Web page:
Claiming Compensation for an Accident in a Public Place

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Your local highway authority or the owner of a piece of land that you visit is legally responsible for the maintenance of their stretch of road, building or land. They have a duty to take reasonable steps to try to prevent accidents from occurring, such as having systems of inspection, cleaning, repairing and a complaints process.

So if you’ve been injured, for example in a slip, trip or fall accident in a shop or supermarket as a result of a hazard or defect and they didn’t take any steps to try and prevent it from happening, then you could be entitled to compensation for your injuries.

Get in touch with our Personal Injury Solicitors for a free, no-obligation discussion and we can assess whether your claim has a good chance of success. We may be able to deal with your claim on a No Win, No Fee basis – ask us for details.

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How Can I Prove the Accident wasn’t My Fault?

If you have, for instance, tripped over a piece of defective concrete in the road or pavement, our Personal Injury Solicitors could argue on your behalf that this was a foreseeable hazard that had the potential to cause injury to any person passing through this location.

In this scenario, the Local Authority could be held liable because, under the provisions of Section 41 of the Highways Act 1980, if road maintenance expenses are met from the public purse, such works are the responsibility of the relevant highway authority.

They’re legally obliged to implement a regular and reasonable system of inspection and ensure maintenance to keep the public safe. So if you were injured because of a foreseeable hazard, it may be the case that they failed to meet their obligations and were therefore negligent in keeping you safe.

However, a Local Authority or the owner of a public place could deny liability, in which case you need to bolster your claim with evidence.

What to Do after an Accident in a Public Place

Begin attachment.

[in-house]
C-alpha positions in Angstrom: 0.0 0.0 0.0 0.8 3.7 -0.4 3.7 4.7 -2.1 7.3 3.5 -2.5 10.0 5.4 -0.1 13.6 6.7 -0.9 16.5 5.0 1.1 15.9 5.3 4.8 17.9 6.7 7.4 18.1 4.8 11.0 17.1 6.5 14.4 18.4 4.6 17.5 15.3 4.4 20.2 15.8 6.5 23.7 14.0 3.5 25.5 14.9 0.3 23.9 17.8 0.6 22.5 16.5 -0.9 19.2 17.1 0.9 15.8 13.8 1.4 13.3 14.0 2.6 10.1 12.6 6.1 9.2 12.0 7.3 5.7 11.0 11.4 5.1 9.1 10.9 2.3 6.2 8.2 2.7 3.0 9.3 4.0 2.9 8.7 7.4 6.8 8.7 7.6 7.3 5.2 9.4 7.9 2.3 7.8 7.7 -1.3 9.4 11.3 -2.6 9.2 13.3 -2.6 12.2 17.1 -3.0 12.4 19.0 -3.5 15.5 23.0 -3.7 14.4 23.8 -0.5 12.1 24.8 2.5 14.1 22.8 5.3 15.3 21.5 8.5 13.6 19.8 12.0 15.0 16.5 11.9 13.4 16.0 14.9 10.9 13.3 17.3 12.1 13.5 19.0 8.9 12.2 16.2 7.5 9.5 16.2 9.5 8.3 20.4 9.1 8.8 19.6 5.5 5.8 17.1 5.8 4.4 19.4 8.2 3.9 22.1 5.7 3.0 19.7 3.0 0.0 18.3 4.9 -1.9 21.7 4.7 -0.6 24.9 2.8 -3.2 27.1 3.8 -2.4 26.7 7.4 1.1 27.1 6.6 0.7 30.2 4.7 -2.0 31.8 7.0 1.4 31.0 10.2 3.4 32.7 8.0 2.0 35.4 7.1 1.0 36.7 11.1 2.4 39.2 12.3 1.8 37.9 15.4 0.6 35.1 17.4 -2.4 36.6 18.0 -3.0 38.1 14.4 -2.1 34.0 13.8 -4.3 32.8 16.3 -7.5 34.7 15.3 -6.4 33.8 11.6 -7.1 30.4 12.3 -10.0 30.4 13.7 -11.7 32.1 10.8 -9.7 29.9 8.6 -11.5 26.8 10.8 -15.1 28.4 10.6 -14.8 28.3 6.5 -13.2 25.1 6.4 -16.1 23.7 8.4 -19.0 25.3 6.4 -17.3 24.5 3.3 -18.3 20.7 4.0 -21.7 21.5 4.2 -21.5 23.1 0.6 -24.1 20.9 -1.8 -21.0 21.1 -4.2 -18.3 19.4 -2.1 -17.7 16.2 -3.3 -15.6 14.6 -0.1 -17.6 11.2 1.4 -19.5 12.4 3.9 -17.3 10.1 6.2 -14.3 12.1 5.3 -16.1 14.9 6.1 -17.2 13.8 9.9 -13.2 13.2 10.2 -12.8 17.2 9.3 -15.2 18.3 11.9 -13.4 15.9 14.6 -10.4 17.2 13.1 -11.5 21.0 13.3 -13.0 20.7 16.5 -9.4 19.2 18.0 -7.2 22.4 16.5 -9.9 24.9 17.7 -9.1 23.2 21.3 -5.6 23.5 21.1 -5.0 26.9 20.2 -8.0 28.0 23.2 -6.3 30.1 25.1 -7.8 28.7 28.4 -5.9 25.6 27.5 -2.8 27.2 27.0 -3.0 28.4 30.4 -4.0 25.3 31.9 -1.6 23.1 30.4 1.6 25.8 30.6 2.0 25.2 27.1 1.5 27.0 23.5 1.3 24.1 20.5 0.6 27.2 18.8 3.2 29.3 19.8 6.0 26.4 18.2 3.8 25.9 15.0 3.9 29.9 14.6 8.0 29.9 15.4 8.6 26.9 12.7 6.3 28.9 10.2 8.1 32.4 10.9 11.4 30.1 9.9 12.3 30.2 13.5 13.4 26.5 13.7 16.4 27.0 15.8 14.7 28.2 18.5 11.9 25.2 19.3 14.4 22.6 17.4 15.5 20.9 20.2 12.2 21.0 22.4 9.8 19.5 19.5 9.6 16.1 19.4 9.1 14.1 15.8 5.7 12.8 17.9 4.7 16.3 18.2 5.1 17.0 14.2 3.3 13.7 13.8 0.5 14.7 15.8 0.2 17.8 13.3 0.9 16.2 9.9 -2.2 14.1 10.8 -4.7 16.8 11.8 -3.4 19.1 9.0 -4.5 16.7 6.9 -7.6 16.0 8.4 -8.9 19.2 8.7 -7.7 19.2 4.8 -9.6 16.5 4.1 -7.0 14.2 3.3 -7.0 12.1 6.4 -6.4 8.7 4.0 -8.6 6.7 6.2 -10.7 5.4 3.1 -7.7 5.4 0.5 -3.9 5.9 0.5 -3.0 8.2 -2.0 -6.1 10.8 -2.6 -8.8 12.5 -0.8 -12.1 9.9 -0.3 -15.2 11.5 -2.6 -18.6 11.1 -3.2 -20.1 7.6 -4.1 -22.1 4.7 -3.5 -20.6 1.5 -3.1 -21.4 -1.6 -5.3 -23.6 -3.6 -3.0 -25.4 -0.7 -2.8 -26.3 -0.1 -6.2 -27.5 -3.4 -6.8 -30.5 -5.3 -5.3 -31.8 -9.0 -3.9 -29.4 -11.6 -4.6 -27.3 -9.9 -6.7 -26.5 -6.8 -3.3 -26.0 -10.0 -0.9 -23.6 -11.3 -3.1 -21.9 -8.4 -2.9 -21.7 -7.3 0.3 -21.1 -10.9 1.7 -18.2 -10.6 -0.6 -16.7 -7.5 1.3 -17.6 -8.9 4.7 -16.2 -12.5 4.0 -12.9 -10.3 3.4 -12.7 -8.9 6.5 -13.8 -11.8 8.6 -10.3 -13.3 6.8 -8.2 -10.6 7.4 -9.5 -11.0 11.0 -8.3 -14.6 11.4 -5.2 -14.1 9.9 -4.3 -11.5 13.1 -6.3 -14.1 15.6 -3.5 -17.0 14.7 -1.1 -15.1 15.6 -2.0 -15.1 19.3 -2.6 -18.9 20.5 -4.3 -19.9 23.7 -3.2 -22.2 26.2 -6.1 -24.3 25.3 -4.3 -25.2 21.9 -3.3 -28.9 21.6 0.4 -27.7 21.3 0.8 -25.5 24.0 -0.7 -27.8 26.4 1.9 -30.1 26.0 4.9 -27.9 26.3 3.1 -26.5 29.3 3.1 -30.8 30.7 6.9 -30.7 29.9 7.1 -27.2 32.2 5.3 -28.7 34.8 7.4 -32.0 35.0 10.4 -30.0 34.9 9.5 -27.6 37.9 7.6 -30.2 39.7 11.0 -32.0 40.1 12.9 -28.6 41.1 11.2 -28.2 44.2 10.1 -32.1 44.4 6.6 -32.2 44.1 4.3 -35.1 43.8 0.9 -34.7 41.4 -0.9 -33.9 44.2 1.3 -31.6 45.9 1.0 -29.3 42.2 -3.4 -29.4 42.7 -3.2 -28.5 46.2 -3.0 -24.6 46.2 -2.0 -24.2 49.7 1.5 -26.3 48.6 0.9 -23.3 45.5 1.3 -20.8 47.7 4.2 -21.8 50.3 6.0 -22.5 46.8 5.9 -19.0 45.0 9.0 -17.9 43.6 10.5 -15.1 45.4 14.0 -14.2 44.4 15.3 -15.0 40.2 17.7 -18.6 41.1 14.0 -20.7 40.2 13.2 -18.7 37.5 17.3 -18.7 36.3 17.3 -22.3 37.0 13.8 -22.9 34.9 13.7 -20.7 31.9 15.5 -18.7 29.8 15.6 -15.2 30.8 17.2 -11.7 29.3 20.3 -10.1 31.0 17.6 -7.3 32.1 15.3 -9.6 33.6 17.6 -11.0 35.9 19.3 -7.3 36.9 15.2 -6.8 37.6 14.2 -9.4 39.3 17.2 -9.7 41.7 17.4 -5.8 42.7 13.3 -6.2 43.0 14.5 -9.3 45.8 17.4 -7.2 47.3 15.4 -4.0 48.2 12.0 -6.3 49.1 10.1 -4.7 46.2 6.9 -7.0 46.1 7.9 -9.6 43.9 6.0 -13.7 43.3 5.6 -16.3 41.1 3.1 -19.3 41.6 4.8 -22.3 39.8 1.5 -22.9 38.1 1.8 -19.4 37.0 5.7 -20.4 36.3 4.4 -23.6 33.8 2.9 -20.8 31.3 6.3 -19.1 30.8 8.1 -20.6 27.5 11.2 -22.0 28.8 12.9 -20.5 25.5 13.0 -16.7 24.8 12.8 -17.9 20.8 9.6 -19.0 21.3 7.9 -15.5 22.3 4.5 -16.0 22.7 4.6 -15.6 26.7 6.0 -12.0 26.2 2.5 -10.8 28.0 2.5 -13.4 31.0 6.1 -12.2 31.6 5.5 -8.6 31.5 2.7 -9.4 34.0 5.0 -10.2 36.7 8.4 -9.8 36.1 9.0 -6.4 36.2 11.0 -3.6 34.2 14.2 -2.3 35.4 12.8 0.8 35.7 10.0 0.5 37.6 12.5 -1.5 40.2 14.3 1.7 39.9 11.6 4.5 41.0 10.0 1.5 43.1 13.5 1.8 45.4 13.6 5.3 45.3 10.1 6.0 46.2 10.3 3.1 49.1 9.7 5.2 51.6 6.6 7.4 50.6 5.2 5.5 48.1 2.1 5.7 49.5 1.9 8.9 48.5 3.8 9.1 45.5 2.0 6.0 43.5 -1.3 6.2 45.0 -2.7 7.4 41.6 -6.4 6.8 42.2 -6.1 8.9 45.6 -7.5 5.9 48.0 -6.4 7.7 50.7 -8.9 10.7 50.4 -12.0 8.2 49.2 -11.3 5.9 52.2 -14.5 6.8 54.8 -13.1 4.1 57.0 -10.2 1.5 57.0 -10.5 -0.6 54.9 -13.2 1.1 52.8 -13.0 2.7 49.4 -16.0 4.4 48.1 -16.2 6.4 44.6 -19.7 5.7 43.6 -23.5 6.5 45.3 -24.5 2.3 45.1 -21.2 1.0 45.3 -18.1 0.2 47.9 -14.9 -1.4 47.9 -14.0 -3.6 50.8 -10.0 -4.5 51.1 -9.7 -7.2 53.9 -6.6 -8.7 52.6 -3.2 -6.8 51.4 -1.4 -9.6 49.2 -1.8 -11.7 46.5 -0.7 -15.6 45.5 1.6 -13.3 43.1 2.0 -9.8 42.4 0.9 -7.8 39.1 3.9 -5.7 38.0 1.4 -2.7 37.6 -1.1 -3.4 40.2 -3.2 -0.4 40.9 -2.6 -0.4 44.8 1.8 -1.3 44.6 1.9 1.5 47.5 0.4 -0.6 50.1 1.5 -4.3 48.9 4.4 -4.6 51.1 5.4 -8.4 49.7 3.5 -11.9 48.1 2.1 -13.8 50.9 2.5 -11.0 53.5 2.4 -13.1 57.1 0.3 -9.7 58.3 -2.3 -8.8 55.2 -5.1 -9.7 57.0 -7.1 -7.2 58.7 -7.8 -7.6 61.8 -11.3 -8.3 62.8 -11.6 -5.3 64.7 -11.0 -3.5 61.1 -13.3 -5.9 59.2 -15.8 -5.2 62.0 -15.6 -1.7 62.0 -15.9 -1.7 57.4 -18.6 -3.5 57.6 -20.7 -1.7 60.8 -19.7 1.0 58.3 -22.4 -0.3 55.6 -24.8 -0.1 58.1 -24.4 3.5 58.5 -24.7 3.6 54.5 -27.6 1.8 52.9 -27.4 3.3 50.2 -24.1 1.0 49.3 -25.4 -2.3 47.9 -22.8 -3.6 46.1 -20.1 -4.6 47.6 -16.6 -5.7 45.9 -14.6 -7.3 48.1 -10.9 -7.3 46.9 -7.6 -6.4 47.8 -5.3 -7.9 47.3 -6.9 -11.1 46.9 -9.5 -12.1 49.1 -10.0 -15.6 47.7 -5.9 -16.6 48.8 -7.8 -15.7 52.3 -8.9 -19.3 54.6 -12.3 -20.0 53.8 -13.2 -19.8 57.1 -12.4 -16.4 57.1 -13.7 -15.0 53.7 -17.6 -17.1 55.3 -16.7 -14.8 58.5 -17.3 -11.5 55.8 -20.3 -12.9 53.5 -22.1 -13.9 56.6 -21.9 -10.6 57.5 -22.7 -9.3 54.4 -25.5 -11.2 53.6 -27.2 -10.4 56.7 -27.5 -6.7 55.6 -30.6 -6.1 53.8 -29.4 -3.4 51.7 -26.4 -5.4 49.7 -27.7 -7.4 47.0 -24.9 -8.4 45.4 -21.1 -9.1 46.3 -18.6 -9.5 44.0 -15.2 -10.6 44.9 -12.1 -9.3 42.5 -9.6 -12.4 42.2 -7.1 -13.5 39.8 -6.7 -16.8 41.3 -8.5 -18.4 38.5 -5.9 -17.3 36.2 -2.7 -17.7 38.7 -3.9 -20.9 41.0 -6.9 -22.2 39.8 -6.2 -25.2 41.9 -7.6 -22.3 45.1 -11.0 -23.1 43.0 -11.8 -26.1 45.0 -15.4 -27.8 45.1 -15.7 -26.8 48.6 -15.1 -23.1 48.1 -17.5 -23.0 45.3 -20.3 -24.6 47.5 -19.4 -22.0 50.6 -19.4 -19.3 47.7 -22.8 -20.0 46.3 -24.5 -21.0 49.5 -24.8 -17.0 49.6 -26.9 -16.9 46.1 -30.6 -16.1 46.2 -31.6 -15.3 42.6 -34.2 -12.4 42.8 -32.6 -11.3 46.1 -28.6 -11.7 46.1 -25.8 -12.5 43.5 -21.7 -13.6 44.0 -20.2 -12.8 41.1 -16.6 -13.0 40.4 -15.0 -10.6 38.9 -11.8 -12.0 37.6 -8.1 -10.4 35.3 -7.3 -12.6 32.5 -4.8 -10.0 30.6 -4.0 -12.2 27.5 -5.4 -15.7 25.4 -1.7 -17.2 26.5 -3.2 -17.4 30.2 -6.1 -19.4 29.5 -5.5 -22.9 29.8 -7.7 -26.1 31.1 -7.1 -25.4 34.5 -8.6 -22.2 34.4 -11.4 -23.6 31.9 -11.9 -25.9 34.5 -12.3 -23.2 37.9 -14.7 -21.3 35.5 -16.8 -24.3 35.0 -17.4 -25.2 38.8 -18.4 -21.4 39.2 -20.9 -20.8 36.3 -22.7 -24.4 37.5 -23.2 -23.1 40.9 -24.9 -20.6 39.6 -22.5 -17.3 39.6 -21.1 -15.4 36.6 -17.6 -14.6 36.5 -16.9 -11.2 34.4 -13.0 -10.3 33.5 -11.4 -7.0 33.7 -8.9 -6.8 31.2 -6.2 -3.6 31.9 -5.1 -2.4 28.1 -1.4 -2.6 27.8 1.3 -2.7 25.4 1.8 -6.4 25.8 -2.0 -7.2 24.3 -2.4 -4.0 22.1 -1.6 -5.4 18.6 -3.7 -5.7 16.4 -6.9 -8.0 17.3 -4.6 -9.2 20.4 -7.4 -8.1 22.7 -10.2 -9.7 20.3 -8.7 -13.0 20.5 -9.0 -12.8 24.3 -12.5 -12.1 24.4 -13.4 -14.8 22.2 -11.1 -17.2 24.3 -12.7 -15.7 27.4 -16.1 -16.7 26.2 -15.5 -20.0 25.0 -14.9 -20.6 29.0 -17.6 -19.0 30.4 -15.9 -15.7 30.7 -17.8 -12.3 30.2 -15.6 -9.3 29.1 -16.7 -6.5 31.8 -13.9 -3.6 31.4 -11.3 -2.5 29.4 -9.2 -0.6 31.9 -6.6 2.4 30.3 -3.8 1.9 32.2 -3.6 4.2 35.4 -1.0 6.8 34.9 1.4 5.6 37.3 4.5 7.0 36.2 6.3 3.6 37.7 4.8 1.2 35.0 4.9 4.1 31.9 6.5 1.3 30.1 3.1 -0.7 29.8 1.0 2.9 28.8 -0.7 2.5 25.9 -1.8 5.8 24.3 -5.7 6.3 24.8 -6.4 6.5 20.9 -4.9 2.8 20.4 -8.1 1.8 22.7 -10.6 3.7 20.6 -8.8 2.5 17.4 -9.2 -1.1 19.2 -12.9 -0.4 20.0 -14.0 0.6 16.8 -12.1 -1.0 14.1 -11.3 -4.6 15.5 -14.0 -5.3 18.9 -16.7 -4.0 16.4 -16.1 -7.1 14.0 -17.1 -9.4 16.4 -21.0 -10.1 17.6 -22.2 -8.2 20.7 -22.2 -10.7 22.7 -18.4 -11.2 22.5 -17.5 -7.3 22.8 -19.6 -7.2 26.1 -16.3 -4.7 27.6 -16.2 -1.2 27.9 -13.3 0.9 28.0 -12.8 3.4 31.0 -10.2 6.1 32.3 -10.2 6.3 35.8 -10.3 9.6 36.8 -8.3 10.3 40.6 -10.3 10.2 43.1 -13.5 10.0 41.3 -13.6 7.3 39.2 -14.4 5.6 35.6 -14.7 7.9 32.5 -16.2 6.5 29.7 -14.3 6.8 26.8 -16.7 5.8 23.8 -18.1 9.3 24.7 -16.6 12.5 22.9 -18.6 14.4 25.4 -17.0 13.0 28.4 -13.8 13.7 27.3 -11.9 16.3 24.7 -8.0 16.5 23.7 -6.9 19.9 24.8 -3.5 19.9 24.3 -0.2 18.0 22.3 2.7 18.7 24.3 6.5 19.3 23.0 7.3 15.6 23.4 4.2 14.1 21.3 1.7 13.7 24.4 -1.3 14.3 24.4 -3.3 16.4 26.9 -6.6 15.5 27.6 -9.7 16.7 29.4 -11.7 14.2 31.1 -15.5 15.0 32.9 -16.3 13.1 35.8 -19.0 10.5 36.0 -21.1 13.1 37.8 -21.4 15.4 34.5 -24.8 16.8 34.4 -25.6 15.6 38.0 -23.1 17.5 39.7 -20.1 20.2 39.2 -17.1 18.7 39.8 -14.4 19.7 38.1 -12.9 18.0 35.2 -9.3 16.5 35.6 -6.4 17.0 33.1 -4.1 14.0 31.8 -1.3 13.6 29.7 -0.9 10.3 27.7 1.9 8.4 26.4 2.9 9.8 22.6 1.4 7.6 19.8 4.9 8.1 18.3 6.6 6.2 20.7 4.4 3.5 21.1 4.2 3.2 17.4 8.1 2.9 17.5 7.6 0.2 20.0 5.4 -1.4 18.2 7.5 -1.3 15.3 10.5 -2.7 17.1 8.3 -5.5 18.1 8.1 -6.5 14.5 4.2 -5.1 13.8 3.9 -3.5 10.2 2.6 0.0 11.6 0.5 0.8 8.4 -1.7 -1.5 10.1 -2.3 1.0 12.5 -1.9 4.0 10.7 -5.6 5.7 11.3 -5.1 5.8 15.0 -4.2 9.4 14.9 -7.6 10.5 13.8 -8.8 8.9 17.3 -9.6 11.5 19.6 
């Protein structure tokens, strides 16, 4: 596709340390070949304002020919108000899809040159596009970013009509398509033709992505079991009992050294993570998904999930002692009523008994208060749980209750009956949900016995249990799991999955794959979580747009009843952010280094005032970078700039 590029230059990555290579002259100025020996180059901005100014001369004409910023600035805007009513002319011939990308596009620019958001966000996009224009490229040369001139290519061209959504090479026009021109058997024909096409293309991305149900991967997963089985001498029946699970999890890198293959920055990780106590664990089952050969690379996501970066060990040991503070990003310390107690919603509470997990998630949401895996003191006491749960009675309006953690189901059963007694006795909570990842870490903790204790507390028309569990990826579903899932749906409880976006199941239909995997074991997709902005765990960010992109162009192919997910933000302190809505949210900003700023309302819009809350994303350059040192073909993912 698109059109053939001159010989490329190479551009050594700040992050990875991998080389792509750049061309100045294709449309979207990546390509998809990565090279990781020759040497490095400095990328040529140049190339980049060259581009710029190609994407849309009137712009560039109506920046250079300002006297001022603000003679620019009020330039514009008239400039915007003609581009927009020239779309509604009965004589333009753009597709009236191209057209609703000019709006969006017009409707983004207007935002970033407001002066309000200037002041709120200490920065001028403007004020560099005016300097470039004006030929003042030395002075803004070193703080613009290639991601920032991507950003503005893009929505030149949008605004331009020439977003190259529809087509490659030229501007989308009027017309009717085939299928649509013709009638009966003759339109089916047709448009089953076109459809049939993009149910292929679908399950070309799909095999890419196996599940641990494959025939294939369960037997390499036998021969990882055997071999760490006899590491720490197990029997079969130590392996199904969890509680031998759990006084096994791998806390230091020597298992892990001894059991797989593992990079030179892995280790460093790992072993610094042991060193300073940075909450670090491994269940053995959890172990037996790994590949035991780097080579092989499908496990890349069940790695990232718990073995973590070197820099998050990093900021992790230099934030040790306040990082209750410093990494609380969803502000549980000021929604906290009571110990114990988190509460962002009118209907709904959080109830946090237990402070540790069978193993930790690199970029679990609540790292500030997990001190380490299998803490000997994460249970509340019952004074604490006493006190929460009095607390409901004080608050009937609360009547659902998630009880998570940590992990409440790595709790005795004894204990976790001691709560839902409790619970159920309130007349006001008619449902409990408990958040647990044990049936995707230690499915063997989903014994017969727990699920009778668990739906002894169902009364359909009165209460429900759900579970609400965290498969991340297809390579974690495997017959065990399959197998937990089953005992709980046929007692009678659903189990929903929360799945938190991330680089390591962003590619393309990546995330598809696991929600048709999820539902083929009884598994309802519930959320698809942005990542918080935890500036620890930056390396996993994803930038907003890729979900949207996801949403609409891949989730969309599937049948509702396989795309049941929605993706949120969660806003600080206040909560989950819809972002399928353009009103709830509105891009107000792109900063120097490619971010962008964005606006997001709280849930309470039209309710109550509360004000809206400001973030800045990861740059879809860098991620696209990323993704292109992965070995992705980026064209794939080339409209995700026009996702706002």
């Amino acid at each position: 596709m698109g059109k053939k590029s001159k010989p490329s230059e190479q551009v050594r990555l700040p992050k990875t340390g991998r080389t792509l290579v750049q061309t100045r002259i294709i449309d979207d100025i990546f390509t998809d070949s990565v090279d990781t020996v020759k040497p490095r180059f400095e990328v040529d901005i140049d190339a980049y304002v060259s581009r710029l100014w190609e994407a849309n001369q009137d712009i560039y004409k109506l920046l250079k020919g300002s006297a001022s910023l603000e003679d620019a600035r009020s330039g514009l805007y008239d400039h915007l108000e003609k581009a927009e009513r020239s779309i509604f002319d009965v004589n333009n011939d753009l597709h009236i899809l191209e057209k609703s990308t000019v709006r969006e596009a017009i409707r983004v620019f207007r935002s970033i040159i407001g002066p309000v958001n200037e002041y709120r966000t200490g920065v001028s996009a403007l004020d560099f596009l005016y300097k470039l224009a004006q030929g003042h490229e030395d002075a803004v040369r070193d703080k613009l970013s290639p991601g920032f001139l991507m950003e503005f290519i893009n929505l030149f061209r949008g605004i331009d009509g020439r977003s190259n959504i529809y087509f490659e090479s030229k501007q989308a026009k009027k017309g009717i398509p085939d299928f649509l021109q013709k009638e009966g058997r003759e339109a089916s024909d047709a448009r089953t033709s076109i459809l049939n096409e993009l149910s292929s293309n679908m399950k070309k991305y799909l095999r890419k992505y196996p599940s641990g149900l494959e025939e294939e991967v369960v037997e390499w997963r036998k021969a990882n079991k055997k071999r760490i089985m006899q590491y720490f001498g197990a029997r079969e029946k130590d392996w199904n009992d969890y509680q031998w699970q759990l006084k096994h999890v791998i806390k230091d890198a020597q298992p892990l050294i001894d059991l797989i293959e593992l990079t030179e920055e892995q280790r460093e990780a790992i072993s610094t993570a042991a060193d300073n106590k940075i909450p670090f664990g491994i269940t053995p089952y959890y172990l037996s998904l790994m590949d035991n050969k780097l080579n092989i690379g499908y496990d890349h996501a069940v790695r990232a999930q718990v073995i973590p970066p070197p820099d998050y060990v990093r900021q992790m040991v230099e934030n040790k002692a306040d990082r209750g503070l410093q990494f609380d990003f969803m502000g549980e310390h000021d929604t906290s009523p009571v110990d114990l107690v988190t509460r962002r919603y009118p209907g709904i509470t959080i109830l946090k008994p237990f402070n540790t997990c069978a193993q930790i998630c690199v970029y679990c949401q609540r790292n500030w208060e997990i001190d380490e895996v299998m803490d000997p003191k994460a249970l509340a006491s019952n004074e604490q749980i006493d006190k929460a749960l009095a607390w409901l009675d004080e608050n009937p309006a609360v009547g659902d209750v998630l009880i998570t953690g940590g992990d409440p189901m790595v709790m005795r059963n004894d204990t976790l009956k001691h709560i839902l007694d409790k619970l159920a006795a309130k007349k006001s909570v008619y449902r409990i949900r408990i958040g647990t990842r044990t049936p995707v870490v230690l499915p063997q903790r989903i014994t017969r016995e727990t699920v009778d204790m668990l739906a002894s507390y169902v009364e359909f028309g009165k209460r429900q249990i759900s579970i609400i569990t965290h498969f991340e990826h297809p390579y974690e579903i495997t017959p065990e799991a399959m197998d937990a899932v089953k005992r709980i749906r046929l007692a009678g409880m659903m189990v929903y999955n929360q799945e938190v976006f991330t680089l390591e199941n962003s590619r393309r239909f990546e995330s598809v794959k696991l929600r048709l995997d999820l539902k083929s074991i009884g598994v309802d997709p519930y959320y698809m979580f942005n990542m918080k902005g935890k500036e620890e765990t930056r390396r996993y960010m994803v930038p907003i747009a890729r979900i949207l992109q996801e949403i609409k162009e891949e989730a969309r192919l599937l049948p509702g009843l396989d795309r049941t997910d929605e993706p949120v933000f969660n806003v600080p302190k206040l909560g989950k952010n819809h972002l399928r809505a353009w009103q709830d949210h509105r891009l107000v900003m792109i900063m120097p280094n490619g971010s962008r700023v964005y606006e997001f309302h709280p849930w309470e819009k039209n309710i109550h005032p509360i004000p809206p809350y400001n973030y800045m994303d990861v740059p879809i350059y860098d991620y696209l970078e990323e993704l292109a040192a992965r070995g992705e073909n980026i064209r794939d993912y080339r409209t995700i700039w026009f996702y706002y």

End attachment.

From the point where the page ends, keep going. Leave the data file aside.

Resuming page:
• Obtain details of anyone who witnessed your accident and/or witnesses who can comment on how long the defect has been in that particular state
  • Take clear photographs of the defect, making sure they are taken alongside a ruler (if possible) so that the height or depth is easily visible and mark on the photograph the direction of travel and the exact point of impact
  • Take photographs of the surrounding area, showing easily identifiable landmarks and street names
    Report the accident to the Local Authority or owner of the public building responsible
  • Get medical advice immediately if you have sustained an injury and report the details as to how the accident happened to the hospital/GP to ensure it is recorded

Known as “Public Liability claims”, these cases can be notoriously difficult and are often rejected by some law firms for this reason. But with the above information, you’ll be able to present clear, objective evidence of fault on behalf of the other party.

This can prove decisive in a public liability claim, demonstrating beyond doubt that the other party failed in their legal duty to protect members of the public passing through the scene of your accident.

Our Personal Injury Solicitors have a proven track record of successfully dealing with public liability claims throughout England and Wales. Our travel claims team deal with accidents on holiday abroad.

Get in touch, today!

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